Dr Pieter Neels, Member Committee for Medicinal Products for Human Use at the European Medicines Agency spoke at last year's World Influenza Congress in Vienna on the reasoning behind regulatory standpoints in Europe.
And he did address the elephant in the room before getting started, saying that:
"Regulators cannot do any good:
- If we are critical: we are delaying new medicinal products to the market
- If we are pragmatic: we are not severe enough, and we are accused to work for bigpharma,â€¦"
Setting the tone for the presentation, Pieter then continued to analyse the reasons behind why adjuvants should be used in influenza vaccines and what needs to be proven to achieve global approval.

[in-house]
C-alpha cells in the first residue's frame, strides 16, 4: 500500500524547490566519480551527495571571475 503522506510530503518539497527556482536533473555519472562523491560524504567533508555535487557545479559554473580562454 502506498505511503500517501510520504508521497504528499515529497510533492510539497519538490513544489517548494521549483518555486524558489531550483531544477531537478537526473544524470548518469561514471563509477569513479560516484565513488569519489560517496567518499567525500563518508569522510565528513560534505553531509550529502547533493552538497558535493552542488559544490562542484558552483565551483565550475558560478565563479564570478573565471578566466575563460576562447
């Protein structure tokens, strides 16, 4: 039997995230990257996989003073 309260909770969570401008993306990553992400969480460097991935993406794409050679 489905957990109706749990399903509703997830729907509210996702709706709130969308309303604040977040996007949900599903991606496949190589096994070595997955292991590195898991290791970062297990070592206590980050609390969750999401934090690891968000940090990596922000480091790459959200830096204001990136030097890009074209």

Talking about safety, a serious point to be taken into consideration when talking about adjuvants in vaccines, Pieter Neels raised some important discussion points and gave his view on how these might be resolved:
- What makes the adjuvant more dangerous than a
- How large must the database be to get a registration
for an adjuvant?
- What is an acceptable time frame for follow-up to be
- Should we register a new vaccine with an old
antigen with an adjuvant with an increased GMT but
comparable response rate?
- In case of pandemic flu, what risk can we take to use
an adjuvant in order to have an antigen sparing
effect and to increase the number of doses even
above the amount needed for the EU/US market?
What are your thoughts? Do we need adjuvants and are they safe to be used? We would love to hear your thoughts in the comment box below.